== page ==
With the monsoon session of the Parliament is all set to start, the focus is back on the much-debated Goods and Service Tax Bill, which is awaiting the nod of Rajya Sabha. Finance Minister Arun Jaitley, after meeting his state counterparts in Kolkata on Tuesday, said there was a consensus among the states in favour of the bill.
What is GST?
GST bill, considered to be the biggest indirect tax reform in independent India, aims to transform the country into a uniform market by replacing a slew of federal and state levies. Amalgamating several Central and state taxes into a single tax would mitigate cascading or double taxation. For consumers, the biggest advantage of GST will come in the form of a reduction in the overall tax burden on goods.
Structure of GST
GST will have two components—Central GST and state GST. Both Parliament and state legislatures will have concurrent powers to make laws on GST. Only the Centre may levy an integrated GST (IGST) on the interstate supply of goods and services, and imports.
A council will be set up to recommend rates of tax, period of levy of additional tax, principles of supply, special provisions to certain states etc. The GST council will consist of the union finance minister, union minister of state for revenue, and state finance ministers.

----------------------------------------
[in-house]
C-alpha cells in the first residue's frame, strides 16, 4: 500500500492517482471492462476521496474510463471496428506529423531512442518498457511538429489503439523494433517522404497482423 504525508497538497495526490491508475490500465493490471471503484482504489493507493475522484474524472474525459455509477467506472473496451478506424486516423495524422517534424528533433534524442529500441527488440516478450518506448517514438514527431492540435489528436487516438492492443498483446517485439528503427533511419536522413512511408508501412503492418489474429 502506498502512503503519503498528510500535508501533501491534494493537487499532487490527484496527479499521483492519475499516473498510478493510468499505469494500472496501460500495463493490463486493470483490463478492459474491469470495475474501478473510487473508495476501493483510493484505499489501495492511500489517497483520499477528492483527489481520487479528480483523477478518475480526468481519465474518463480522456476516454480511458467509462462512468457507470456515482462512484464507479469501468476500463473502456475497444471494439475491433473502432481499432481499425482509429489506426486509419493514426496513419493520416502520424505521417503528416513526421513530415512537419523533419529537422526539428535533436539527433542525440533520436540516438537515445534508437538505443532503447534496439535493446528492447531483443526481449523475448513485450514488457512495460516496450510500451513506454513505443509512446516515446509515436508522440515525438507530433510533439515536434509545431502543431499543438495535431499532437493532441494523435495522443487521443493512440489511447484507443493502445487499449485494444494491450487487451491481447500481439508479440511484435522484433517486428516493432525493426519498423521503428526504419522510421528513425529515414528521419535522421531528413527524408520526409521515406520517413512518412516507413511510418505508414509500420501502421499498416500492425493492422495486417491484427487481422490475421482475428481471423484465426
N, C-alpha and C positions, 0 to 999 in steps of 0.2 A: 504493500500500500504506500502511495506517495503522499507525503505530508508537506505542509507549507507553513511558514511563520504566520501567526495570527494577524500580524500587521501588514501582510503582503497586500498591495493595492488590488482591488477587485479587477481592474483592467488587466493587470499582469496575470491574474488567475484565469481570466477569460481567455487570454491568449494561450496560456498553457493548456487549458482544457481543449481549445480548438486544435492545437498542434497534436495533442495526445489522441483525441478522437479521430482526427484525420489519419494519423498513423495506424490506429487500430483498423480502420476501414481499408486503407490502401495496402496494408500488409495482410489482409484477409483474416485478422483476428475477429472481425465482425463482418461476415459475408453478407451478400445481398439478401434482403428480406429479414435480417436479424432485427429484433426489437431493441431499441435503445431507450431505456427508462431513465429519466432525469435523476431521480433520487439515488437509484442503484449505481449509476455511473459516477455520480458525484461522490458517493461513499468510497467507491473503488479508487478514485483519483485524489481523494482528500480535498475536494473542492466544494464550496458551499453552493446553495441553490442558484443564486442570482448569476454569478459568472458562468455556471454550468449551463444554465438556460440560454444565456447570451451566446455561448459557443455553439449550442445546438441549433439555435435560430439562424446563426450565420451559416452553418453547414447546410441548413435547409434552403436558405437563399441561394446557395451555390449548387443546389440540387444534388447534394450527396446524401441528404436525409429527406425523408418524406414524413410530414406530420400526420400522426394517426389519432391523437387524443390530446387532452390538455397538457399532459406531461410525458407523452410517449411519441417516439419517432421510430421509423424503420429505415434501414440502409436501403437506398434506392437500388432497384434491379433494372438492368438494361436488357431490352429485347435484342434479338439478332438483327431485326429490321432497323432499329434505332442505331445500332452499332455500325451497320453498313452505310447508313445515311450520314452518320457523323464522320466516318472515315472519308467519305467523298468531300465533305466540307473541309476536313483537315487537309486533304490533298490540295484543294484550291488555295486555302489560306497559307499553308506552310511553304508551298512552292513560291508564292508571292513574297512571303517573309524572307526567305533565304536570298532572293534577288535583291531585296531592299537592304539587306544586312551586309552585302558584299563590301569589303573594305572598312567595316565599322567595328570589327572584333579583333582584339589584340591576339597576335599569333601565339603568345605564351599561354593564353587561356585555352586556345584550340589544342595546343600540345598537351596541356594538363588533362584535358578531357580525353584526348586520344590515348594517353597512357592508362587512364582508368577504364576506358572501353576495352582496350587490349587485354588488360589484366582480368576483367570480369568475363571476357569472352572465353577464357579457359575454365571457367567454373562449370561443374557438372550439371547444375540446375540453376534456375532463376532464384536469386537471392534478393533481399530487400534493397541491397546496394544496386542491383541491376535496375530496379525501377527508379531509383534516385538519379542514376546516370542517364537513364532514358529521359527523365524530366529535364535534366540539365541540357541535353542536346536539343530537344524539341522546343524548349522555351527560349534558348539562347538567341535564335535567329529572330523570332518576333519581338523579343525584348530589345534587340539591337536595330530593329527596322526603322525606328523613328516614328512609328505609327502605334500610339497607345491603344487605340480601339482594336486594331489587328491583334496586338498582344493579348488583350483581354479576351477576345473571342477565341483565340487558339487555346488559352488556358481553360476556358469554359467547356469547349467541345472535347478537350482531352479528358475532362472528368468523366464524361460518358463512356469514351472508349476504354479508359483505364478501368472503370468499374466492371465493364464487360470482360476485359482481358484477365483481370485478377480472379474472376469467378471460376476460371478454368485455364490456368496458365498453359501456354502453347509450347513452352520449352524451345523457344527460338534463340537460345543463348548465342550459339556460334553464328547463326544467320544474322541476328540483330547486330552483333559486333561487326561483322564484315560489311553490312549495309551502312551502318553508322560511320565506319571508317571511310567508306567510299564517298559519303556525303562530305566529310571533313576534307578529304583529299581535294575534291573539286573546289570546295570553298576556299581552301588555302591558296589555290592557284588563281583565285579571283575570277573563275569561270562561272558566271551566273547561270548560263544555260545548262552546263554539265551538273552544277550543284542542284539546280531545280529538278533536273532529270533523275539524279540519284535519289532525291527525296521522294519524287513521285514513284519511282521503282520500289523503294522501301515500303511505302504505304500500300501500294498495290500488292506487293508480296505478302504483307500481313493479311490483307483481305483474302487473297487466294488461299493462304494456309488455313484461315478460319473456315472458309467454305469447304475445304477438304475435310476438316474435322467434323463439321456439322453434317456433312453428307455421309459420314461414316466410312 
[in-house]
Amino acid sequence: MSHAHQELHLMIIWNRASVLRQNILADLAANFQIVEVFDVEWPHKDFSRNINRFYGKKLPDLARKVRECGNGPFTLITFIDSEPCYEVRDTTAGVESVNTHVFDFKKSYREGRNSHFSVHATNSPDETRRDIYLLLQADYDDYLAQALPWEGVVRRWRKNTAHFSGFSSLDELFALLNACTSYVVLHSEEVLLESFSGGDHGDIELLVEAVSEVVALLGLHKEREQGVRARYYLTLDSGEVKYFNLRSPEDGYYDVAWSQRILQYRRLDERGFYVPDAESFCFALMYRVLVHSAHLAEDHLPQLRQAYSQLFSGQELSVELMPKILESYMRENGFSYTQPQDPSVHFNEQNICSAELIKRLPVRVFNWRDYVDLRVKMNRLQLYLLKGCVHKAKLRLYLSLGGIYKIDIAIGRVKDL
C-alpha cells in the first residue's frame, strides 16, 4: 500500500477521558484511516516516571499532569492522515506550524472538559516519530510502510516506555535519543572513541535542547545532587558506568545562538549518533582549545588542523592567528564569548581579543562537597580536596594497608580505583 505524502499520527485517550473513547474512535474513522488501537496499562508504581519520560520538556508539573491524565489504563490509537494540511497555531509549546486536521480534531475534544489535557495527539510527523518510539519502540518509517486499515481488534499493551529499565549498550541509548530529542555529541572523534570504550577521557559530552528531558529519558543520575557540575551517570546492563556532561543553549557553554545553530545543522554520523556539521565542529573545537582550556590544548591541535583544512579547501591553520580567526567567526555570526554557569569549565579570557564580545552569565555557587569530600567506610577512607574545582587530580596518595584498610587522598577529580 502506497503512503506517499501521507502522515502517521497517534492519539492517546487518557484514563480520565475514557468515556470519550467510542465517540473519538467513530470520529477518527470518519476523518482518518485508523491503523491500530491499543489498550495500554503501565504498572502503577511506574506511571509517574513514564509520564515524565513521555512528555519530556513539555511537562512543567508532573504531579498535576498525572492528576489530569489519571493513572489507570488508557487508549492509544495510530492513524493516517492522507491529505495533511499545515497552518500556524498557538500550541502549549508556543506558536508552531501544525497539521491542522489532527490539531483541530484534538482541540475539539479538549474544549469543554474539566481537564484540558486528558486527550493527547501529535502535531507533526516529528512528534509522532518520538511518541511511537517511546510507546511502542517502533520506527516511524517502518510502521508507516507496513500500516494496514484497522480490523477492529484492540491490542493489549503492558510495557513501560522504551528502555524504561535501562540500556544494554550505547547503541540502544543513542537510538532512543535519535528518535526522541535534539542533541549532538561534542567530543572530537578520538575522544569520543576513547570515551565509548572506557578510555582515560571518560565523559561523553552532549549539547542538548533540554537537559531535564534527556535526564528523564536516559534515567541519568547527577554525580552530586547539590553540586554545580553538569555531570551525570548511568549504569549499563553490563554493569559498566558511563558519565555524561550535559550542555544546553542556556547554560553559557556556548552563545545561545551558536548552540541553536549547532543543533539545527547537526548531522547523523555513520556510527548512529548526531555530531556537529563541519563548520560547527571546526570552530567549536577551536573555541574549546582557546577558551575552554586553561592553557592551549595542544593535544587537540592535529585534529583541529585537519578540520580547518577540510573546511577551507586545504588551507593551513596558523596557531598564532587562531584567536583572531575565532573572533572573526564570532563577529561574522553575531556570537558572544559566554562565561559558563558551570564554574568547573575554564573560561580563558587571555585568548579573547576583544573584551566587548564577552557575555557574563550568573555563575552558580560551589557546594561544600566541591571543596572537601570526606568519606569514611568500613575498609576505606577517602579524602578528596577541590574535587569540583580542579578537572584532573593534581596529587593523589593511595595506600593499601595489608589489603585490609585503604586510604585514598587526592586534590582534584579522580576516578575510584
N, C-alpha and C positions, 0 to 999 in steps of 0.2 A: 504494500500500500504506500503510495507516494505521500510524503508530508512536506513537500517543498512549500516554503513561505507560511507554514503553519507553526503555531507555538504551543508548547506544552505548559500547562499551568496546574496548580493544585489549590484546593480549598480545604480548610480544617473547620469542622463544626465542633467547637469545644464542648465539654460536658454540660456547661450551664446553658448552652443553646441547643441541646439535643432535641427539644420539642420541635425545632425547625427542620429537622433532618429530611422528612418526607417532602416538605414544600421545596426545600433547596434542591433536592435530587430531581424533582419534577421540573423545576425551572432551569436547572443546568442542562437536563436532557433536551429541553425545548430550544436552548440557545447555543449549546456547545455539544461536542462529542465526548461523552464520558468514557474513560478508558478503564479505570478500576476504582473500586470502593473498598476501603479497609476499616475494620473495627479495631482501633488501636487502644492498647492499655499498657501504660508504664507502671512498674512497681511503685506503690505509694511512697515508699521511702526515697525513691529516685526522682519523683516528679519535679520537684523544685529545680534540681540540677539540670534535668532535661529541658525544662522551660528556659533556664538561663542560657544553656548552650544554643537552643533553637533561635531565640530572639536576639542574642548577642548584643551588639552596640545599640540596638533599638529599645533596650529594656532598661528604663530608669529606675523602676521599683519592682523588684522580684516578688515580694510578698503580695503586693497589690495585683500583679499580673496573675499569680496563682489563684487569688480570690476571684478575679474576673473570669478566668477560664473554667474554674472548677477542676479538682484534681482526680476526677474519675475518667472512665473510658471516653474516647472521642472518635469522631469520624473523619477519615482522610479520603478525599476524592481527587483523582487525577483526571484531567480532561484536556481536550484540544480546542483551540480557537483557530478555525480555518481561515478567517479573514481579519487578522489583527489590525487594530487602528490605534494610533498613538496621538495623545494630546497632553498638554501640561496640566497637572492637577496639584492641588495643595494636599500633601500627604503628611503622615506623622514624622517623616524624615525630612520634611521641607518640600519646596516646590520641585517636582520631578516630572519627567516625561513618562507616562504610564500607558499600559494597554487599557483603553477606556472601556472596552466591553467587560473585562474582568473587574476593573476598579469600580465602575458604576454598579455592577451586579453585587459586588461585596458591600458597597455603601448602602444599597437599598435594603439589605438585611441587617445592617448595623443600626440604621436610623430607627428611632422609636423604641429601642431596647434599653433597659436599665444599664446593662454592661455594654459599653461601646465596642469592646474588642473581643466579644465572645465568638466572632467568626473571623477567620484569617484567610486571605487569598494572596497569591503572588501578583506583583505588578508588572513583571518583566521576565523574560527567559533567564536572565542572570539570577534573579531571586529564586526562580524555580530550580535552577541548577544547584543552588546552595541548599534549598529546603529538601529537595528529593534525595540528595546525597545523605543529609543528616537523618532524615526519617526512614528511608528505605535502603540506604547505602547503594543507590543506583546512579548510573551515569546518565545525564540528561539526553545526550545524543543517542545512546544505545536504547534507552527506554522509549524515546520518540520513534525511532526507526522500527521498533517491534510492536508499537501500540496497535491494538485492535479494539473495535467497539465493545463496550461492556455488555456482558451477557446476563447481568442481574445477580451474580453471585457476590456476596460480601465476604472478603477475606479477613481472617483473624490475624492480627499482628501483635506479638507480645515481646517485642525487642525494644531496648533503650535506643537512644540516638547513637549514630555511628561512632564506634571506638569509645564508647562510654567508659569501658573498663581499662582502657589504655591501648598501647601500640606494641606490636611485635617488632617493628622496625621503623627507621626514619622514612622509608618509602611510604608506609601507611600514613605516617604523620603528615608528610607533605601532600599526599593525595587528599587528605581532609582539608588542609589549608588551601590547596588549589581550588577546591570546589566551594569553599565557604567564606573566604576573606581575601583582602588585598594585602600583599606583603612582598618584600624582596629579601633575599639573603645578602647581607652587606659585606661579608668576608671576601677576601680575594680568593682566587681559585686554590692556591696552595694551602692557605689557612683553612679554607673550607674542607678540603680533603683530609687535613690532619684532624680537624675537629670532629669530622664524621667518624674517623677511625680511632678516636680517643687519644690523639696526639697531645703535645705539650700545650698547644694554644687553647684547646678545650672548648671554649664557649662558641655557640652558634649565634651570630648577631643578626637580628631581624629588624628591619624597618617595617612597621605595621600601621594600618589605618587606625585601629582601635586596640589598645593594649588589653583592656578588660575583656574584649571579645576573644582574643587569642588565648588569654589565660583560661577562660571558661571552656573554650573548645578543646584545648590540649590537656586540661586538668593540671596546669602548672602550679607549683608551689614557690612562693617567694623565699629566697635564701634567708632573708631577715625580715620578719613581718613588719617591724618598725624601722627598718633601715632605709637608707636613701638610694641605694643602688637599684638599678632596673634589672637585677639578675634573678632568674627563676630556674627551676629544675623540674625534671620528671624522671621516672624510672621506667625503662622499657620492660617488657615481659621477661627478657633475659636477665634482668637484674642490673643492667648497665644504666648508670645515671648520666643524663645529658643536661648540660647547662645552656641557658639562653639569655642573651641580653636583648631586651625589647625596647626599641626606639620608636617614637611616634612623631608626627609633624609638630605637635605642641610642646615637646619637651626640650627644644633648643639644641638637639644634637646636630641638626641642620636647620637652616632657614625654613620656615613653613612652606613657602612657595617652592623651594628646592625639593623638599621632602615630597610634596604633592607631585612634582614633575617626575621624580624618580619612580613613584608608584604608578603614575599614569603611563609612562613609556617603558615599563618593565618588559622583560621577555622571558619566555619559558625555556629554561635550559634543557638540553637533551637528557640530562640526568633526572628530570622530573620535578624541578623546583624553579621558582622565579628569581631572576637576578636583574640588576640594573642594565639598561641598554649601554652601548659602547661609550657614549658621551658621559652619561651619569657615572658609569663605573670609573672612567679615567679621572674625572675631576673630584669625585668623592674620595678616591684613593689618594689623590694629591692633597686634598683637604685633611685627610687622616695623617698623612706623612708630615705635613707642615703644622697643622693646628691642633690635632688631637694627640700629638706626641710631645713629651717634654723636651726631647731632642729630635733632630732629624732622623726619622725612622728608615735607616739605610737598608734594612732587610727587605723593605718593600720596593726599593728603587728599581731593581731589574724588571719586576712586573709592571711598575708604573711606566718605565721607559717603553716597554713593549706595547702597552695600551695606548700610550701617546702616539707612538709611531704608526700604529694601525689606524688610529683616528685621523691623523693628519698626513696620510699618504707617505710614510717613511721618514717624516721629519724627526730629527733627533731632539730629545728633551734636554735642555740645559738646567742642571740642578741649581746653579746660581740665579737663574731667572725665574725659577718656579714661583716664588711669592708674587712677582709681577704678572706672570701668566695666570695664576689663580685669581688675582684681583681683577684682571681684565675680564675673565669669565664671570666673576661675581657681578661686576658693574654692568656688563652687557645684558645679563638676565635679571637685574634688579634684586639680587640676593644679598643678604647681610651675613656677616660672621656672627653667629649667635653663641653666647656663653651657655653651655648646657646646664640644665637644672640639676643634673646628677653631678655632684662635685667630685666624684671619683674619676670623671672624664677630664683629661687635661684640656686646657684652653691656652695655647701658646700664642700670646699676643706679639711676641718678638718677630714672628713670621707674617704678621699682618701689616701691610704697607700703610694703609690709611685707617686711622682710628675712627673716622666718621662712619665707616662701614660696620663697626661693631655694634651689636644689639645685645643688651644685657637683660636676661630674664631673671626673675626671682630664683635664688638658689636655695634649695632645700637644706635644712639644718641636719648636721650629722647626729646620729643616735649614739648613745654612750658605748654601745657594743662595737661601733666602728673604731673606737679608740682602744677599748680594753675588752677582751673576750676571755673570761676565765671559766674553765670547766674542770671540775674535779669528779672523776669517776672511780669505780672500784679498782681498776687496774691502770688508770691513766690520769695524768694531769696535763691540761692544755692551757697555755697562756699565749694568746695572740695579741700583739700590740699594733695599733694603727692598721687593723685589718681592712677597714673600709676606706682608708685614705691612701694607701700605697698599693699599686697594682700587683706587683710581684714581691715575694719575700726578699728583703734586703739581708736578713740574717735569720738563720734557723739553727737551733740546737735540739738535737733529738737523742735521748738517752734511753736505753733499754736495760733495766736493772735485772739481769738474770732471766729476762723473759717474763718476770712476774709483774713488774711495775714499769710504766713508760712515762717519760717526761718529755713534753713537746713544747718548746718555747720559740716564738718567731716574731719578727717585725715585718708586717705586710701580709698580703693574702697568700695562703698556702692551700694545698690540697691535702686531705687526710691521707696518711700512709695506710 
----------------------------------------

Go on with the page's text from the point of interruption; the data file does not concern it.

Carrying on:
A brief timeline
♦ The discussion on GST was opened by previous UPA government in 2009. The Bill was first introduced by the UPA as a constitutional amendment bill in the Lok Sabha in 2011. However, it failed to get through as most of the BJP-ruling states stood against the bill.
♦ In 2014, the NDA government made slight changes in the bill and introduced it in Lok Sabha. The lower house passed the bill in May.
♦ In July 2015, a Rajya Sabha Select Committee ratified a report approving majority rulings of the GST Bill. While the Centre agreed to compensate the states for revenue loss for five years, Congress objected to the Bill.
♦ The government introduced the bill in Rajya Sabha in August, but the opposition parties led by Congress blocked the debate.
What are Congress’ objections
The Congress is pressing for three amendments in the fresh version of the legislation
1) Incorporating the GST rate in the Constitution amendment bill
2) A dispute resolution panel headed by a former SC judge
3) Doing away with the 1 per cent additional levy for 'manufacturing' states.
The government says it is willing to drop the additional levy, but has rejected the other two proposals.
Though Congress remained adamant in its objections, the party seems to have been isolated in the parliament, with several other parties, including the RJD, the JDU and the Trinamool Congress, who were earlier opposed to the bill, coming in support of it. The Left parties also are expected to support the bill.
Apart from Congress, AIADMK is the only major party which has some reservations over the bill. Arun Jaitley on Tuesday said that all states except Tamil Nadu have virtually supported the Bill. However, the government hopes that it could rope in Jayalalithaa given the cordial equation between her and Prime Minister Narendra Modi.
Current Rajya Sabha status
The bill is to be passed by a two-thirds majority of members ‘present and voting’ in the Rajya Sabha. The current round of Rajya Sabha elections to 57 seats have given the NDA an edge over UPA, but it still lacks the majority it needs to push the crucial legislation.
NDA 74, UPA 71, SP 19, JDU+RJD 12, BSP 6, CPI-M 8, BJD 7 and DMK 5.